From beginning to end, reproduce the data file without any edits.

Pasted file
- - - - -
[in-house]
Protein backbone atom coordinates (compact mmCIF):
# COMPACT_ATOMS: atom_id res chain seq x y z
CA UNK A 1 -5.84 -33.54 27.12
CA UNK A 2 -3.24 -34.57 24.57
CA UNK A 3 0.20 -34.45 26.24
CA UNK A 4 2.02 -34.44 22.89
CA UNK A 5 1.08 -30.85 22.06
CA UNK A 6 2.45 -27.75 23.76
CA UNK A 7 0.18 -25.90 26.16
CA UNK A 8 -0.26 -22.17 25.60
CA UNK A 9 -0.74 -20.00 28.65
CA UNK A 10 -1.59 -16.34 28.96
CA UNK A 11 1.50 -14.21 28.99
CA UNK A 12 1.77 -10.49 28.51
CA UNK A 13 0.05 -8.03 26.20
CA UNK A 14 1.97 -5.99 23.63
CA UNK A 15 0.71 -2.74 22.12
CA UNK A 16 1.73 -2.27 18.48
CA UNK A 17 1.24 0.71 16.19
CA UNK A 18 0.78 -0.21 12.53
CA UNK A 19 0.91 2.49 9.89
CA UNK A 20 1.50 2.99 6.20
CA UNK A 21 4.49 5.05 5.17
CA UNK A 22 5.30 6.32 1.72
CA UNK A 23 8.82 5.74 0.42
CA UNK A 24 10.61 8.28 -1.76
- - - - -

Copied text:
[in-house]
Protein backbone atom coordinates (compact mmCIF):
# COMPACT_ATOMS: atom_id res chain seq x y z
CA UNK A 1 -5.84 -33.54 27.12
CA UNK A 2 -3.24 -34.57 24.57
CA UNK A 3 0.20 -34.45 26.24
CA UNK A 4 2.02 -34.44 22.89
CA UNK A 5 1.08 -30.85 22.06
CA UNK A 6 2.45 -27.75 23.76
CA UNK A 7 0.18 -25.90 26.16
CA UNK A 8 -0.26 -22.17 25.60
CA UNK A 9 -0.74 -20.00 28.65
CA UNK A 10 -1.59 -16.34 28.96
CA UNK A 11 1.50 -14.21 28.99
CA UNK A 12 1.77 -10.49 28.51
CA UNK A 13 0.05 -8.03 26.20
CA UNK A 14 1.97 -5.99 23.63
CA UNK A 15 0.71 -2.74 22.12
CA UNK A 16 1.73 -2.27 18.48
CA UNK A 17 1.24 0.71 16.19
CA UNK A 18 0.78 -0.21 12.53
CA UNK A 19 0.91 2.49 9.89
CA UNK A 20 1.50 2.99 6.20
CA UNK A 21 4.49 5.05 5.17
CA UNK A 22 5.30 6.32 1.72
CA UNK A 23 8.82 5.74 0.42
CA UNK A 24 10.61 8.28 -1.76